The European Union (EU), eager to distance itself from the Kremlin following its invasion of Ukraine, proposed Wednesday an embargo on Russian crude within six months. The measure, anticipated for weeks, would also cut off refined oil products from Russia by the end of 2022.

EU members were debating the proposal Wednesday. It would follow a U.S. ban on Russian oil and gas imposed by the Biden administration in the early days of the war. Russia launched the assault on its eastern European neighbor in late February.

The news sent already lofty oil prices surging Wednesday. West Texas Intermediate and Brent crude prices both climbed more than 4% in early trading, rising higher above the $100/bbl threshold.

Western sanctions against the Kremlin in protest of the war, including the U.S. ban, shaved more than 1 million b/d from global supplies.

Should the EU follow suit, it could more than double the hit to global supplies at a time when other major producers – namely the United States and OPEC – are gradually boosting output, according to the U.S. Energy Information Administration (EIA).

Prior to the war, the EU was importing between 3.0 million b/d and 3.5 million b/d from Russia. The amount represented about 27% of EU oil imports, noted Mizuho Securities USA LLC’s Robert Yawger, director of energy futures. EU members sent “just under $400 million a day in payment to Russia,” he said.

Countries across Europe also are moving with haste to wean themselves from Russian natural gas, amplifying the already substantial need for U.S. exports following a cold European winter. This has fueled multiple rallies in U.S. gas markets, including a burst this week that sent Henry Hub futures above the $8 threshold.

American producers have boosted crude supplies this year to nearly 12 million b/d, according to the U.S. Energy Information Administration. Still, output remains more than 1 million b/d below pre-pandemic highs. Producers are hesitant to move too aggressively because of investor demands to preserve cash, return capital to shareholders and develop renewable energy projects.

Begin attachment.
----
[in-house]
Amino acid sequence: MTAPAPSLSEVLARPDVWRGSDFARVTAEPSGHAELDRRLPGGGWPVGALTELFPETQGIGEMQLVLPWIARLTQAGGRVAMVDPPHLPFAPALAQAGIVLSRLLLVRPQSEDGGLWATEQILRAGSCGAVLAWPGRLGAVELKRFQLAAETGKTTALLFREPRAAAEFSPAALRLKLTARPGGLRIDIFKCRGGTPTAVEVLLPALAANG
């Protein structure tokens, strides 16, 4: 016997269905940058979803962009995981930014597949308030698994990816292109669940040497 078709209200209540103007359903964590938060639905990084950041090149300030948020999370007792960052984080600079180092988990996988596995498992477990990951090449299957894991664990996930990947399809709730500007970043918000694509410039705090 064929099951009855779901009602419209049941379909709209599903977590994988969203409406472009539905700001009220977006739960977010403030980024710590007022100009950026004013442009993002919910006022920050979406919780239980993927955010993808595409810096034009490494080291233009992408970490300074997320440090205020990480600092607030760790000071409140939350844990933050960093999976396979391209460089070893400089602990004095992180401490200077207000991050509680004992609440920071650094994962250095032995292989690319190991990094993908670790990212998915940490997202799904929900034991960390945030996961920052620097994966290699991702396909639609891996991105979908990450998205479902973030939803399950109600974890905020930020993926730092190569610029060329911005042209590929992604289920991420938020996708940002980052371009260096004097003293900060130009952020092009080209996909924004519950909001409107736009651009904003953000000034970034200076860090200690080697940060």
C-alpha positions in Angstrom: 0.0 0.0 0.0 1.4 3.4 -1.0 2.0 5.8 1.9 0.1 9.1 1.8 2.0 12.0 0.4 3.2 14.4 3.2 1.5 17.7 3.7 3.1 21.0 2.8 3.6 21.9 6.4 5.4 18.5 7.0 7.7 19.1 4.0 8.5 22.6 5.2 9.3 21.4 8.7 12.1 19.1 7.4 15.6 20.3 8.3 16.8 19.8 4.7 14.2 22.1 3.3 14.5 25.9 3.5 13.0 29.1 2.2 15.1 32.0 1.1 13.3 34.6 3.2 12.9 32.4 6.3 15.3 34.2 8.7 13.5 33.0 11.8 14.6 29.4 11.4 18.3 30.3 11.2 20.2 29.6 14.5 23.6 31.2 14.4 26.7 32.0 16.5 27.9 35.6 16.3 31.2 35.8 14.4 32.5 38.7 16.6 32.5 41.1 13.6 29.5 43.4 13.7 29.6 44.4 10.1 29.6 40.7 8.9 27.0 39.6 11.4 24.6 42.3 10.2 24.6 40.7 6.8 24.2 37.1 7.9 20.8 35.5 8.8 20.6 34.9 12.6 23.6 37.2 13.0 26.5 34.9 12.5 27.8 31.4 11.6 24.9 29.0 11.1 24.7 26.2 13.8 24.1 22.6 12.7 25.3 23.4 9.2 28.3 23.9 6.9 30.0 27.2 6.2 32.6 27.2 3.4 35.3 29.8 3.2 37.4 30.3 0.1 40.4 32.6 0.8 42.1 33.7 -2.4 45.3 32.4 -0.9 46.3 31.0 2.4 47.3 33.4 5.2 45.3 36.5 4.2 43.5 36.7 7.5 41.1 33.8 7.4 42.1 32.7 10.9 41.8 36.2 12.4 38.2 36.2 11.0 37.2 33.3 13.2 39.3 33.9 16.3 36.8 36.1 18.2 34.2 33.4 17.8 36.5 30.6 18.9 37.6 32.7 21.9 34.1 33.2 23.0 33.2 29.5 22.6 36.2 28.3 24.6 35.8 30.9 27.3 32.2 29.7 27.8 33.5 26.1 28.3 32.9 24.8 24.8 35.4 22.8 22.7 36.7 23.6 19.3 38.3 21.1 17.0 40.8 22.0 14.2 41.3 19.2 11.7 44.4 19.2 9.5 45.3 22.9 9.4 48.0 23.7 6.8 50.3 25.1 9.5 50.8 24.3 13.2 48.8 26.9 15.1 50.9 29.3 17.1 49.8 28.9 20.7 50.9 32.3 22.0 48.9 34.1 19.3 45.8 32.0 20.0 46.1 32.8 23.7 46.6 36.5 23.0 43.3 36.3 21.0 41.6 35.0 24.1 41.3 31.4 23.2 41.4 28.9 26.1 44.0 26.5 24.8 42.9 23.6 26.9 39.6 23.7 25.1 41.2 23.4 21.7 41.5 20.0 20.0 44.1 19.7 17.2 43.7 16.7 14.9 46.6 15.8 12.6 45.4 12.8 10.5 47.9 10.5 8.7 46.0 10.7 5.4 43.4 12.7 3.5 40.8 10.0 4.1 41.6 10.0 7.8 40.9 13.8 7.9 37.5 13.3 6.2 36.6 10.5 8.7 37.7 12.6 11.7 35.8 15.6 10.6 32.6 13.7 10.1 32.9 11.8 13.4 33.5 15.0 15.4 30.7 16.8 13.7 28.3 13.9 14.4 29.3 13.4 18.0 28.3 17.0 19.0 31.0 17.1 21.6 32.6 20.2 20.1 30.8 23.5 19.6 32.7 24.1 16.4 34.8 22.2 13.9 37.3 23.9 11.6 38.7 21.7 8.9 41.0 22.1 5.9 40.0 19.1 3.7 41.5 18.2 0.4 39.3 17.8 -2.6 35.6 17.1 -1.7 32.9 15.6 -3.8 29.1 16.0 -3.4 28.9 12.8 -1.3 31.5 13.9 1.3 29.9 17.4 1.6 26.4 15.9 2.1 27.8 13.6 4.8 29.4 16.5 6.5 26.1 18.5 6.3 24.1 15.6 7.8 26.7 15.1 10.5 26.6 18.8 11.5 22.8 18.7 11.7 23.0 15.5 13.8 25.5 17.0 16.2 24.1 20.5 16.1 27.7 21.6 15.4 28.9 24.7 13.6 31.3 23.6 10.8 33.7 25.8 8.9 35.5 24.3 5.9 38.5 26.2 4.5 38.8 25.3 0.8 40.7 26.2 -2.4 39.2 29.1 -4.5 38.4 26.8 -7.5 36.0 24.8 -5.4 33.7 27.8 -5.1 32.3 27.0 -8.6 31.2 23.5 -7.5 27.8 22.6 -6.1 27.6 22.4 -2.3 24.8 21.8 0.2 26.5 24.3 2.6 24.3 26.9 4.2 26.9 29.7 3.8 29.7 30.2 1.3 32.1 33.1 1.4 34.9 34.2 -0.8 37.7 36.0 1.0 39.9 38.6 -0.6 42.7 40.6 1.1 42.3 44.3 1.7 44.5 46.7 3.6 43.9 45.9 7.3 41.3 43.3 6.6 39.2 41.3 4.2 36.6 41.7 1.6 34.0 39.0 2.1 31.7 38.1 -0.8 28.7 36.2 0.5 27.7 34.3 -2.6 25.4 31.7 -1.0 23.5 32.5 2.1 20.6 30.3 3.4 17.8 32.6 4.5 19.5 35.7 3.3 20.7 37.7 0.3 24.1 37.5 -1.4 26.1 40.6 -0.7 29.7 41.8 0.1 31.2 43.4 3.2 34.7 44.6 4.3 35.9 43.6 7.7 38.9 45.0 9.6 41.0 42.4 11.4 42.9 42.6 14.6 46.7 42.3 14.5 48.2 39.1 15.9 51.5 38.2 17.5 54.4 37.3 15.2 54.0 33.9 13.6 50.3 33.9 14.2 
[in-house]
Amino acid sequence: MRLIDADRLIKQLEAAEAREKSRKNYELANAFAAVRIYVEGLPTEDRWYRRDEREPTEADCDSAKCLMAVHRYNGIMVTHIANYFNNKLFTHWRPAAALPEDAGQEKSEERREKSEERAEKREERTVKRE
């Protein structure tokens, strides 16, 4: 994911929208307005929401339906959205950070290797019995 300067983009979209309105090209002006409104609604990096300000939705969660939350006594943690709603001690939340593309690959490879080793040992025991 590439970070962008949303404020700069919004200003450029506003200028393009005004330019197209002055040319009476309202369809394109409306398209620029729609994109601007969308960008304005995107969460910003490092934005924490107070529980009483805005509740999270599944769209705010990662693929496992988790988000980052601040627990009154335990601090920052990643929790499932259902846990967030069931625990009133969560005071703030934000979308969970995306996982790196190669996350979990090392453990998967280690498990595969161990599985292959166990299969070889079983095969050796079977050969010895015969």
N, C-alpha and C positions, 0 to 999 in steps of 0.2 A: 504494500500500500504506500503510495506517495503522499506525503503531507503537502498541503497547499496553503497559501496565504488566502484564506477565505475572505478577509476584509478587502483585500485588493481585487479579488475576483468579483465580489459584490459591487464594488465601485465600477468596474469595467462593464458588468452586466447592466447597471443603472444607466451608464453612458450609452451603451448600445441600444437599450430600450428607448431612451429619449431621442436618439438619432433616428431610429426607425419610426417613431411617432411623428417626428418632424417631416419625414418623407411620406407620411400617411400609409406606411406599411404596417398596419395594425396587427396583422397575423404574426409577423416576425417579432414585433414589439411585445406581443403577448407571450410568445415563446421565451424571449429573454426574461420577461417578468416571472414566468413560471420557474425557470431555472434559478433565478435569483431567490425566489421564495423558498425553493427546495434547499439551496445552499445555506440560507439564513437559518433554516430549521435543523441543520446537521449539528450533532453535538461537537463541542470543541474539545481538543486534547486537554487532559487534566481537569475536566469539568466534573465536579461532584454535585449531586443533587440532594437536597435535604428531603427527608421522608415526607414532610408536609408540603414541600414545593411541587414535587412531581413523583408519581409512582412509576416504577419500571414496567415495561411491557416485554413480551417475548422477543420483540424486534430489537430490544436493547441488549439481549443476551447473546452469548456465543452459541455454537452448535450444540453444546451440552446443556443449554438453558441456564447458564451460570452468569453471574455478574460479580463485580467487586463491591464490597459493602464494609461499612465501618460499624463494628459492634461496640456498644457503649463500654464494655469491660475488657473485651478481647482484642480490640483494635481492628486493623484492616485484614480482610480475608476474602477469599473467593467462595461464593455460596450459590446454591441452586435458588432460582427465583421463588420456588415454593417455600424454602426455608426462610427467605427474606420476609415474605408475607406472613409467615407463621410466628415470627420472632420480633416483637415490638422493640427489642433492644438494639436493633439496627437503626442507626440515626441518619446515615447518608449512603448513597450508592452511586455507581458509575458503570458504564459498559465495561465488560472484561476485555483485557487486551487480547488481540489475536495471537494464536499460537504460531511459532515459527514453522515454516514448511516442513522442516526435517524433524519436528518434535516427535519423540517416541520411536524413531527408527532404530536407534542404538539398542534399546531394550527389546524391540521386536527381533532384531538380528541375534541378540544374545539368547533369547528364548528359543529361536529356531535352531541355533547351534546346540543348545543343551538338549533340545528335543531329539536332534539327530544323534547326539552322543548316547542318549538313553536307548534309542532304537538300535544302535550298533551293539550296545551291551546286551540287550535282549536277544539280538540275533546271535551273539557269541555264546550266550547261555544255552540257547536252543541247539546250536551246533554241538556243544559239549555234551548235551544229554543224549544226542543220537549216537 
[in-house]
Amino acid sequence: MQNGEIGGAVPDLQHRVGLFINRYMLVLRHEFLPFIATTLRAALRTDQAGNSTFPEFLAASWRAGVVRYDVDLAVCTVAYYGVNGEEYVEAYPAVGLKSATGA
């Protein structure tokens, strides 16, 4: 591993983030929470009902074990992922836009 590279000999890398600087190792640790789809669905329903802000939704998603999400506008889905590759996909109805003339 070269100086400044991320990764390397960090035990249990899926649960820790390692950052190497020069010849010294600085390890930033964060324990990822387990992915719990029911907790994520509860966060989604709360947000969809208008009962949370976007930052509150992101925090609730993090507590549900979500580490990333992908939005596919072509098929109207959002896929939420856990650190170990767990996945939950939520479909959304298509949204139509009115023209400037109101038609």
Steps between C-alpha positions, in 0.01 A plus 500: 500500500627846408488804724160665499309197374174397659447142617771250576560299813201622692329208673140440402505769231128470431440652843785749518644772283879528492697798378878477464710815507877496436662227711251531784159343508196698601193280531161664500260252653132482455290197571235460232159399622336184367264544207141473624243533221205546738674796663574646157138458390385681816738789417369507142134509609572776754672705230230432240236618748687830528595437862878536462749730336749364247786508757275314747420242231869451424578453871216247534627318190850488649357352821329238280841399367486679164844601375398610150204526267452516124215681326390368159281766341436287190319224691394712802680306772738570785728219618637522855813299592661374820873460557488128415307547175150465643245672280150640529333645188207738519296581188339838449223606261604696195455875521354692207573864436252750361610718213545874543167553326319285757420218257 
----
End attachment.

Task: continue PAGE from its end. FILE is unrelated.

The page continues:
“The end result is that the impulse to respond to higher oil and gas prices by increasing production has not been nearly as strong as it had been over the last two decades,” said RBN Energy LLC’s Rick Smead, managing director.

OPEC-plus, an extension of OPEC, recently agreed to extend monthly production increases of about 400,000 b/d through May. This has been policy since last August, but it represents a gradual unwinding of nearly 10 million b/d in cuts made in April 2020 at the onset of the pandemic.

The United States and allied countries in the West this spring committed to releasing 240 million bbl of oil from strategic reserves this year to offset the impacts of sanctions against Russia. However, this would only ease supply pressure for a matter of months and would do little to account for an EU ban on Kremlin-backed crude, according to Rystad Energy.

All 27 EU countries would need to approve the Russian oil embargo for it to become policy. EU officials told reporters in Brussels, where members of the bloc were meeting, that they hoped for a decision this week.